Chevy Volt Named 2011 North American Car of the Year

Chevy Volt Named 2011 North American Car of the Year

DETROIT, Michigan, January 10, 2011 (ENS) – The plug-in electric hybrid Chevrolet Volt was named the 2011 North American Car of the Year today at the opening press preview day of the North American International Auto Show at Detroit’s Cobo Center.

The North American Car of the Year is selected by a jury of 49 automotive journalists from Canada and the United States, representing newspapers, magazines, websites, television and radio shows.

For 2011, the Volt attracted more juror votes than the all-electric Nissan Leaf or the gasoline-powered Hyundai Sonata, which were also finalists.

Touted by General Motors as an “extended range” electric vehicle, the Volt operates more like a plug-in hybrid. For the first 35 miles of its 379 mile range, the Volt is powered by the electricity stored in its lithium-ion battery. When the Volt’s battery runs low, a gas powered engine/generator kicks in to extend the driving range another 344 miles on a full tank.

The Volt gets 35 mpg in the city and 40 mpg on the highway, according to General Motors.

While the Volt’s suggested retail price is $41,000, buyers will be entitled to a $7500 tax credit for the first 200,000 vehicles sold.

This is the third time Chevrolet has won the North American Car of the Year, and the fourth time for General Motors. Most recently, the Chevrolet Malibu was the 2008 North American Car of the Year.

GM CEO Dan Akerson talks with Congressman Steny Hoyer sitting in a Chevy Volt at the North American International Auto Show. (Photo courtesy NAIAS)

“It’s a great honor to be recognized as the North American Car of the Year,” said GM CEO Dan Akerson. “Since development began, we believed the Volt had the potential to transform the automotive industry. Today, the Volt is the first electric vehicle to win the prestigious North American Car of the Year award, and the first vehicle ever to receive the industry’s highest automotive, technology, and environmental recognitions.”

Akerson today led a Congressional Tour at 2011 NAIAS for a group of five House Democrats. House Minority Whip Steny Hoyer of Maryland toured for nearly three hours, checking out new vehicles and praising the industry’s turnaround. He was joined by four Michigan Congressmen: John Dingell, Hansen Clarke, Gary Peters, and Sander Levin.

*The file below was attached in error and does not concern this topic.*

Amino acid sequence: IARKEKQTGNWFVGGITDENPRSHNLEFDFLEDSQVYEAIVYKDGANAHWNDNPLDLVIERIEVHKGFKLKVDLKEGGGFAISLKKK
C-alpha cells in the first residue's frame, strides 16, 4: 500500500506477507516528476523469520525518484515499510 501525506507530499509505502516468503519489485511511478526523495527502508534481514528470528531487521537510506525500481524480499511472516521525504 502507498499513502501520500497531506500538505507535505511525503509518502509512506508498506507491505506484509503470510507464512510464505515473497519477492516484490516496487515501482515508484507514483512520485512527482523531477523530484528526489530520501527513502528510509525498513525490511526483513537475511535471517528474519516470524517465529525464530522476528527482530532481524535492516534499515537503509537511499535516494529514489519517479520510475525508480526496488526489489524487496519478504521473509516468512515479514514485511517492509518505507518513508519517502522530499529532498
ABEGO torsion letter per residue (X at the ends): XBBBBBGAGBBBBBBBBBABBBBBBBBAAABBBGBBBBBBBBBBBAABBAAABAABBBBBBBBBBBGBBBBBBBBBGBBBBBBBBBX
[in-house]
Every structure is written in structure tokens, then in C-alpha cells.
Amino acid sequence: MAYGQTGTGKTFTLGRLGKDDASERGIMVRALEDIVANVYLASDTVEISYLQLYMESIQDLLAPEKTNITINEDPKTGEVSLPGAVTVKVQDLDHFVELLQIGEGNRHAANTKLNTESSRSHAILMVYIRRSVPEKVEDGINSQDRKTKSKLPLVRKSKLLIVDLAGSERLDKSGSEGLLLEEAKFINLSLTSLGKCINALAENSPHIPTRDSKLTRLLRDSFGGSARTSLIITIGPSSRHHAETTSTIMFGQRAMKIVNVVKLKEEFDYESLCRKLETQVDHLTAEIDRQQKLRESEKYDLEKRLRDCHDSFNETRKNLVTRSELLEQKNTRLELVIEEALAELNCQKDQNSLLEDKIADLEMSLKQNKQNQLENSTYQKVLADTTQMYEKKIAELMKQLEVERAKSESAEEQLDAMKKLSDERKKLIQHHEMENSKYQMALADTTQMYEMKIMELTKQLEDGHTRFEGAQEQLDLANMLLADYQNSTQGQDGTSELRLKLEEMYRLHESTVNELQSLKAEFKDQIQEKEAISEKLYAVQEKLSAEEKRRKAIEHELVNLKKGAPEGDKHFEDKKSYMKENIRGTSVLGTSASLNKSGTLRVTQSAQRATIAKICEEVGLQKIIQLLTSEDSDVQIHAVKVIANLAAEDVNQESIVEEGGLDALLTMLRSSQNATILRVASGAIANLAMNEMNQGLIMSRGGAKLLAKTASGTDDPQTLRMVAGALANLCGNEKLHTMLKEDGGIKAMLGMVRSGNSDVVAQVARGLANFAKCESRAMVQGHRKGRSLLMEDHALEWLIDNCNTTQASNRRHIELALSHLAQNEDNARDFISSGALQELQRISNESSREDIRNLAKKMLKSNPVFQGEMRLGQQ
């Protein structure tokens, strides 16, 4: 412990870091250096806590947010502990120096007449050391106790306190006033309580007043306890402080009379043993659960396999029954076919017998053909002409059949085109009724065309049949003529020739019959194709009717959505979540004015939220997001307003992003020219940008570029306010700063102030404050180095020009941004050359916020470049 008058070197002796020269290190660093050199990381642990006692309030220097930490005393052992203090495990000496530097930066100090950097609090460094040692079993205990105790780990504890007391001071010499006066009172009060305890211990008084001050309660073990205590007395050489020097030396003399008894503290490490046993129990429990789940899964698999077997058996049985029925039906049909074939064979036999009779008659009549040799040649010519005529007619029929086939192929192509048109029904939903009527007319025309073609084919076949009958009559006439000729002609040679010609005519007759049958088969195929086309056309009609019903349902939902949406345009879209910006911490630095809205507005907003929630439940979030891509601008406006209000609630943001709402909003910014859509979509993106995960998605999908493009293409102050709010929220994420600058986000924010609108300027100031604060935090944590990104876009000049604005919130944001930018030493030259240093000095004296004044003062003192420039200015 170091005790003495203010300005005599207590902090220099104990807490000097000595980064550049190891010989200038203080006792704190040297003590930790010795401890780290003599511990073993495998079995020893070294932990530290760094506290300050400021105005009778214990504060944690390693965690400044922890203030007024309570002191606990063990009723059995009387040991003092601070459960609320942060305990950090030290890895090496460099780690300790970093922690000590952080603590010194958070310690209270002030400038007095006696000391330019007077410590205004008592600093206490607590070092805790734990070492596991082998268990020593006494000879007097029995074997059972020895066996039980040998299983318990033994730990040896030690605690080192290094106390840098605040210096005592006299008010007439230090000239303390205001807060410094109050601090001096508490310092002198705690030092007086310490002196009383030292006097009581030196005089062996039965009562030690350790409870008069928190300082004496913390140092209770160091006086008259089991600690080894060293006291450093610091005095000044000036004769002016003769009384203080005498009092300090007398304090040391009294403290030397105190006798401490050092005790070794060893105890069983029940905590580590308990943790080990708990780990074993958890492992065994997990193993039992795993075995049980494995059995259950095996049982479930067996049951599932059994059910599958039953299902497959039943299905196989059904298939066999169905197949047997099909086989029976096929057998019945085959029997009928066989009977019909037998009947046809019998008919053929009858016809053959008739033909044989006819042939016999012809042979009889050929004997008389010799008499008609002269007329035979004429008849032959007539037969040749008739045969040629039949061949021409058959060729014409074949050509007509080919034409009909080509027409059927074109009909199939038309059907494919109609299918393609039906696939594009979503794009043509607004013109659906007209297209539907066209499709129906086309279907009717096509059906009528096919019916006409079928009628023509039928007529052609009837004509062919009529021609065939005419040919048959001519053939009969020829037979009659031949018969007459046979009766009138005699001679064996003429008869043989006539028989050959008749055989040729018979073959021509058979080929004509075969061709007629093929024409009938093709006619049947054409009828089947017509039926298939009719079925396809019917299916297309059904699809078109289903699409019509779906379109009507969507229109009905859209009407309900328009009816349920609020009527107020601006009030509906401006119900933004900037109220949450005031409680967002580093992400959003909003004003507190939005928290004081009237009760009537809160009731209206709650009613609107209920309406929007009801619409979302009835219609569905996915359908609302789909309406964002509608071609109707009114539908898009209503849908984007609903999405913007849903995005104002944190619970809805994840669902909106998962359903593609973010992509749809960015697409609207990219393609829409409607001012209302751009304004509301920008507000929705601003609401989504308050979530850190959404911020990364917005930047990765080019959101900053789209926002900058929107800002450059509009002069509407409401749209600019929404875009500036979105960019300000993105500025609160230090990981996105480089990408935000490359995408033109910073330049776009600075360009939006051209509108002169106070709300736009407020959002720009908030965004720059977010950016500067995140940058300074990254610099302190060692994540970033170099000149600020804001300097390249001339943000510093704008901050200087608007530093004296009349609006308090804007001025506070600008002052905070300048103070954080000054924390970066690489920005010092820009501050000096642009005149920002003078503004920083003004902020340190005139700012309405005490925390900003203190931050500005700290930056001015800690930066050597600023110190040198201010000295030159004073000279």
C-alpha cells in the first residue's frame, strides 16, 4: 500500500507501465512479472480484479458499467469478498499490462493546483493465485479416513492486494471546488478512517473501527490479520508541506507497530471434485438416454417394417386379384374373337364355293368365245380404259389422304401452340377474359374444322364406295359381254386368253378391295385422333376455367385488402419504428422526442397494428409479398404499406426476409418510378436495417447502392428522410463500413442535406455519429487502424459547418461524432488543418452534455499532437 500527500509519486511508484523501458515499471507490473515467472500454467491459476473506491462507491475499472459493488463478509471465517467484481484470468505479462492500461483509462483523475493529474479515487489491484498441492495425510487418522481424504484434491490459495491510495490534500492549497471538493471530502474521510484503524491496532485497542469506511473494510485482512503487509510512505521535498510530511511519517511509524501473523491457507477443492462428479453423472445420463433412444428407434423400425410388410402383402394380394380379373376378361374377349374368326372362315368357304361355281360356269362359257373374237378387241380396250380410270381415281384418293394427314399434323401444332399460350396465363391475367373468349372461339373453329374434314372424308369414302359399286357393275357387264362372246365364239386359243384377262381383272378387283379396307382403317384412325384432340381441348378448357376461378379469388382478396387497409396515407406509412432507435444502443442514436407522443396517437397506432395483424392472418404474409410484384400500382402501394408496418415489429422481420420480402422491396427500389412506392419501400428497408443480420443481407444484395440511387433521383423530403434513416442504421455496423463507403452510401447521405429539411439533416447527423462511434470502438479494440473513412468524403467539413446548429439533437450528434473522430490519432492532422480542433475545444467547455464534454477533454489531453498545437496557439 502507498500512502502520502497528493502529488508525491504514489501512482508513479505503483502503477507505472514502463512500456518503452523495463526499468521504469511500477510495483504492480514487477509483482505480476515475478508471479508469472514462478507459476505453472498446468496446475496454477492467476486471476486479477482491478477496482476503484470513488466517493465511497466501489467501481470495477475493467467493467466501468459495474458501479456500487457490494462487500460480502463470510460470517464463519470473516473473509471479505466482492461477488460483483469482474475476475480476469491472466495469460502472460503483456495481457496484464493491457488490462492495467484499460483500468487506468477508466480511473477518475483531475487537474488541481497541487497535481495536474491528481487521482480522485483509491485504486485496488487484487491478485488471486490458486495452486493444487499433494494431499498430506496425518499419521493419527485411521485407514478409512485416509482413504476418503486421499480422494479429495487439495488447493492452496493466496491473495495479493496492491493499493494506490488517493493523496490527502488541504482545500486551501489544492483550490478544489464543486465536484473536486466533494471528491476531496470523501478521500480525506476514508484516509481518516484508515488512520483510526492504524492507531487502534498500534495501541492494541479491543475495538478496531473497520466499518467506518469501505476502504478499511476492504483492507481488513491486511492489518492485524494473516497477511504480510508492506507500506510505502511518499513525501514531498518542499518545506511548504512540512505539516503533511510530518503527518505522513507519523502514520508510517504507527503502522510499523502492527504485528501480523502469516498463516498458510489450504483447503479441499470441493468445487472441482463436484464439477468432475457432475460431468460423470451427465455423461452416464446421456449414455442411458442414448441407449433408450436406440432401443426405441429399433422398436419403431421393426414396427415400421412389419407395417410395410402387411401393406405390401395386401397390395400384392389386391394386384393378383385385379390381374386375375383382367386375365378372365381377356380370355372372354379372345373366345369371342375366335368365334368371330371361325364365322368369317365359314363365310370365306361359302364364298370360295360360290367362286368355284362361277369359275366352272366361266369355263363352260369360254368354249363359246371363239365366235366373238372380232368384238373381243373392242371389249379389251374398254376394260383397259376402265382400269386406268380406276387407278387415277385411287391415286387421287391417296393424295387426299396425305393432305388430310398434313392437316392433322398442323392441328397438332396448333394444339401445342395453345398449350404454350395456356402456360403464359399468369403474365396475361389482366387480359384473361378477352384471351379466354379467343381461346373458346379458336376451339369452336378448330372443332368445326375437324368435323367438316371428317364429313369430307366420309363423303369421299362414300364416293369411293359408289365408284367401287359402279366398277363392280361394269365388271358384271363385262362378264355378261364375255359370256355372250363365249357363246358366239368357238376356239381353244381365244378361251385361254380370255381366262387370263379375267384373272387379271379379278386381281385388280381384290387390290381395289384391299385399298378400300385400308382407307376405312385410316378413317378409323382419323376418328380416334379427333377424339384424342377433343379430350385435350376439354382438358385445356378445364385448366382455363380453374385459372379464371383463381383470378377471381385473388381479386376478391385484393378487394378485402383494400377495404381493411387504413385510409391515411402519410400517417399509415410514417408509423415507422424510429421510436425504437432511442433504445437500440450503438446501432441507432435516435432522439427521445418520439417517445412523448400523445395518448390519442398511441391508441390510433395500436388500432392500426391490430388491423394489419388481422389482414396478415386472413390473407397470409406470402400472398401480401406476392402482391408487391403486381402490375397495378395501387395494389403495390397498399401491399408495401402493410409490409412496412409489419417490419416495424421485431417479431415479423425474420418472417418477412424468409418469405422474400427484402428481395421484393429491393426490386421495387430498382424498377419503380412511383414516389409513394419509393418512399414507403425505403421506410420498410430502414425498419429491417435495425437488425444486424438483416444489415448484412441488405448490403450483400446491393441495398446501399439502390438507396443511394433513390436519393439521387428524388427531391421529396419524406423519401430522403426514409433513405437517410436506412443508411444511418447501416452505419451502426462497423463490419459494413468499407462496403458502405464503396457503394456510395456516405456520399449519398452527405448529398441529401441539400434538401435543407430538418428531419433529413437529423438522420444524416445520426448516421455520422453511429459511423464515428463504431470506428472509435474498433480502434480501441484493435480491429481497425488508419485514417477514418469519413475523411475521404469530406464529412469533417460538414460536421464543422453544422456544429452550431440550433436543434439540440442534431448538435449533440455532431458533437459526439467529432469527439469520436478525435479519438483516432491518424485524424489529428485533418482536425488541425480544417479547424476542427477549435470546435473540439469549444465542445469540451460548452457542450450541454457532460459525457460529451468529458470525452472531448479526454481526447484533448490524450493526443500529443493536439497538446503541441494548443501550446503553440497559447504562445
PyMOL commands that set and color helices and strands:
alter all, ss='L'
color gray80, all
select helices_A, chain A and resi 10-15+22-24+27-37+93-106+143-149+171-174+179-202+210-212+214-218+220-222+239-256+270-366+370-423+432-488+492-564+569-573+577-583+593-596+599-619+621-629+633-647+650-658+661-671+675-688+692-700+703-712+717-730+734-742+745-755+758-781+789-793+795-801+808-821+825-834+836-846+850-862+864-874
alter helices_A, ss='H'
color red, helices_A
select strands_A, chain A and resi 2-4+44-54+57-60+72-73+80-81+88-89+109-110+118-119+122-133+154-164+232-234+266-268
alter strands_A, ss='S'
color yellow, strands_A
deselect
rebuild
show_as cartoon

On December 15, 2010, retired airline pilot Jeffrey Kaffee became the U.S. first customer to take delivery of a Chevy Volt at a dealership in Denville, New Jersey. Kaffee’s is one of 360 Volts that was shipped from the Detroit-Hamtramck assembly plant in the second week of December. Others were delivered to Chevrolet dealers in the Washington, DC, area and are en route to California and Austin, Texas.

The Volt is being manufactured using oil-soaked plastic boom material from last year’s Gulf of Mexico oil spill. General Motors has developed a method to convert about 100 miles of the material used off the Alabama and Louisiana coasts and keep it out of the nation’s landfills by using it to create enough plastic under-hood parts to supply the Volt’s first year of production.

“Creative recycling is one extension of GM’s overall strategy to reduce its environmental impact,” said Mike Robinson, GM vice president of Environment, Energy and Safety policy. “We reuse and recycle material by-products at our 76 landfill-free facilities every day. This is a good example of using this expertise and applying it to a greater magnitude.”

At the auto show today, Ford Motor Co. CEO Alan Mulally touted his own company’s progress. “We’re fighting for the soul of manufacturing in the United States,” he said. Mulally said Ford will add 7,000 new hourly and salaried jobs in the United States between this year and next.

Mulally said Ford will launch C-MAX Energi, its first-ever production plug-in hybrid electric vehicle, and C-MAX Hybrid, a full hybrid variant, in North America in 2012 and Europe in 2013. C-MAX Energi will offer more than 500 miles of overall driving range.

On the floor of the Cobo Center, Ford is showcasing the 2011 Fusion Hybrid, which gets 41 miles per gallon. The Fusion Hybrid is powered by an electric motor with an innovative nickel-metal hydride (NiMH) battery and a 2.5 liter gas engine. Fusion Hybrid can travel up to 47 miles per hour in EV mode alone, a higher speed than any other hybrid vehicle.

Ford’s first all-electric vehicle, the Transit Connect van, is available now.

At the Consumer Electronics Show in Las Vegas last week, Ford debuted its all-electric car, the Focus, which will be commercially available later this year. In his keynote address, Mulally said driving a Focus is a “holistic vehicle ownership experience” that will be part of an “electrified lifestyle.”

Mulally said he supports the environmental goal of reducing emissions of the greenhouse gas carbon dioxide to below 450 parts per million. He challenged other carmakers to keep pace with Ford or be left behind in a cloud of 20th-century fossil-fuel exhaust.

Mulally said that Ford will be making cars that are “not only green, but high-quality, safe and smart.”

“A plug-in hybrid owner may make fewer trips to the pump to refuel because of its all-electric mode capability,” said Derrick Kuzak, Ford vice president of Global Product Development. “Conveniently, they’ll be able to recharge their plug-in hybrid at home overnight. And they’ll never have to think about the vehicle’s electric range, because the plug-in hybrid seamlessly shifts to fuel power when needed.”

Copyright Environment News Service (ENS) 2011. All rights reserved.

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